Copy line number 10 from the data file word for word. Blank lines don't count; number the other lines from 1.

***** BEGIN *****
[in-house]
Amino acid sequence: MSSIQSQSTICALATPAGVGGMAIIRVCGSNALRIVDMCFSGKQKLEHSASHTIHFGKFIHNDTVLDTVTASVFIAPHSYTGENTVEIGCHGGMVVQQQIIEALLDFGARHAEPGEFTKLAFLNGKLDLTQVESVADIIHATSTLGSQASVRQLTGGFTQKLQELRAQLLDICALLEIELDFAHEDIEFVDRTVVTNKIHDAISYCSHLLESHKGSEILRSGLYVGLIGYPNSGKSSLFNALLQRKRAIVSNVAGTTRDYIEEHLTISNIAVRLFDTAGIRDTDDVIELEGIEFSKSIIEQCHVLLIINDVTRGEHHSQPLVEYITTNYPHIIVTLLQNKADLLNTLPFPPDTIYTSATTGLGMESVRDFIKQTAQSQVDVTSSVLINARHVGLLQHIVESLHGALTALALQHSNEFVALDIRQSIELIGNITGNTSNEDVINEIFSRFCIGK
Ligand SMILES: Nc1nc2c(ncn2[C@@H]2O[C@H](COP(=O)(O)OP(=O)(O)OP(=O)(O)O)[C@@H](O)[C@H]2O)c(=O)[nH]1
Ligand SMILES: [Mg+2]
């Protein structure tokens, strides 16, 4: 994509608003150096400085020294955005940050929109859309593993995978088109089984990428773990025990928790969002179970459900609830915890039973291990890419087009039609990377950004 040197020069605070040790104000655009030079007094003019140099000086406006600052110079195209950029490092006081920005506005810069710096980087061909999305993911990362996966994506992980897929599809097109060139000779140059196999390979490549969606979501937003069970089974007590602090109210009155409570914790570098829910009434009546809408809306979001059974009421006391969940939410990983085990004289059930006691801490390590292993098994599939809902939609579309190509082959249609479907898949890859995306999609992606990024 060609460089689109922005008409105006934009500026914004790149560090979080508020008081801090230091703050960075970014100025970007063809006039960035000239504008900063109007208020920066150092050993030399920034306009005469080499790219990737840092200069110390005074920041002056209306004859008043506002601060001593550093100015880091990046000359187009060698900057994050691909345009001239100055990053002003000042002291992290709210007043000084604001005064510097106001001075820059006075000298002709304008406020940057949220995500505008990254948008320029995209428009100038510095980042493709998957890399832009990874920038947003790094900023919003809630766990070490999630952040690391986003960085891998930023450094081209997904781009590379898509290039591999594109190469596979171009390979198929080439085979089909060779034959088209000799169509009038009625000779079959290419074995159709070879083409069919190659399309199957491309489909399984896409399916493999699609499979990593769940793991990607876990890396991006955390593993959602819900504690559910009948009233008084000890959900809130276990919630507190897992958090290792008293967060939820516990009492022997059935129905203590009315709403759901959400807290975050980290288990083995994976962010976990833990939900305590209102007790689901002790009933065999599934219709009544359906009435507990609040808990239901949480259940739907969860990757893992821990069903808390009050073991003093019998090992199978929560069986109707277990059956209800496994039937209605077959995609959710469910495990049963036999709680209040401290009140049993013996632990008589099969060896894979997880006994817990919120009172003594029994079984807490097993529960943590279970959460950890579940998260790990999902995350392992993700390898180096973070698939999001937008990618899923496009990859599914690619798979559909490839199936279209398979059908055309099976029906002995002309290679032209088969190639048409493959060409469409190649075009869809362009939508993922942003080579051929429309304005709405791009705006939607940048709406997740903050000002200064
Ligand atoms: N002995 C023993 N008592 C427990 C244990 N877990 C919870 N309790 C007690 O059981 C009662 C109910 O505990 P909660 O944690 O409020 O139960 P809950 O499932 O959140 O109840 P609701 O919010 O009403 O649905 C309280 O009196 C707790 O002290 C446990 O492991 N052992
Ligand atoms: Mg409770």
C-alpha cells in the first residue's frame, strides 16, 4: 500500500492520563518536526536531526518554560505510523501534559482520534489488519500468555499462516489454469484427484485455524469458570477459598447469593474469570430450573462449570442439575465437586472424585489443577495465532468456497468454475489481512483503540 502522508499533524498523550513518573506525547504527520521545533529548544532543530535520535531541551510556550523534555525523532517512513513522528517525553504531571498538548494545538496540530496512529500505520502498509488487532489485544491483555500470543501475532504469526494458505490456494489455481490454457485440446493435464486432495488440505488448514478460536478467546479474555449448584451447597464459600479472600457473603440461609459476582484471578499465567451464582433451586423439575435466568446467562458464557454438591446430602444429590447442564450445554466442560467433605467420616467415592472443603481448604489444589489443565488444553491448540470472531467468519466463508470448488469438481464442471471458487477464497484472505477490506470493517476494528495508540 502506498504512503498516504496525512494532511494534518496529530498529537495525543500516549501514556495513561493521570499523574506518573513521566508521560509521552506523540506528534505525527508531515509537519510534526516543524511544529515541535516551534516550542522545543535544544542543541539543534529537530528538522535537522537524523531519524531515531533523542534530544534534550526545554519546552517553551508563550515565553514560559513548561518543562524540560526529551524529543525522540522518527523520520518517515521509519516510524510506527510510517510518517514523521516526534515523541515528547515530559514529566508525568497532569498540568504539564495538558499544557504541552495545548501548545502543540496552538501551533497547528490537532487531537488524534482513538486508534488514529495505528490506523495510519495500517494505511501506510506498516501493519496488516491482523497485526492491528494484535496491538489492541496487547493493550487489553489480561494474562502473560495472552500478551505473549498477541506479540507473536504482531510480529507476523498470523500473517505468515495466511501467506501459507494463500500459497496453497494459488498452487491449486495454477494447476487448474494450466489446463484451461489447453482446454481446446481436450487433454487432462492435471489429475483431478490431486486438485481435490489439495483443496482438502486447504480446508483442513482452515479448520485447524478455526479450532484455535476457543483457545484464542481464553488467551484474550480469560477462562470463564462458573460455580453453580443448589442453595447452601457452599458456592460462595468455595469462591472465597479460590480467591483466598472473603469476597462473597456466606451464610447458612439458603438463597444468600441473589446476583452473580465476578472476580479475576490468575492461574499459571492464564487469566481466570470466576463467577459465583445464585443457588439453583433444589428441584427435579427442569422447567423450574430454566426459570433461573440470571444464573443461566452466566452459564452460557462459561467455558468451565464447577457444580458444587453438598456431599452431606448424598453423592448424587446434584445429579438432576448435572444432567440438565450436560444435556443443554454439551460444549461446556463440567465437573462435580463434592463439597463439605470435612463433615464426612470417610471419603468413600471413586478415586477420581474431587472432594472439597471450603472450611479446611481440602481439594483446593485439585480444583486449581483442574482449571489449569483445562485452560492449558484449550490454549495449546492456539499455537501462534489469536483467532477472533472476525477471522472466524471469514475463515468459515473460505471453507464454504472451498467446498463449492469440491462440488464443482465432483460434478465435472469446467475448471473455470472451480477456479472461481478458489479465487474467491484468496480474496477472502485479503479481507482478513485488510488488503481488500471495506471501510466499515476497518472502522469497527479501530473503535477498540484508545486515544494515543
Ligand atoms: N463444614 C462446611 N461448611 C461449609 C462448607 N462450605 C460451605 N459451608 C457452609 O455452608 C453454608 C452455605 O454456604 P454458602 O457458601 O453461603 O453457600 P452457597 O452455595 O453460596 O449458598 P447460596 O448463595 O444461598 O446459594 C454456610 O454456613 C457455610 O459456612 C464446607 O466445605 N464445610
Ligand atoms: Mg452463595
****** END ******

Ligand atoms: Mg452463595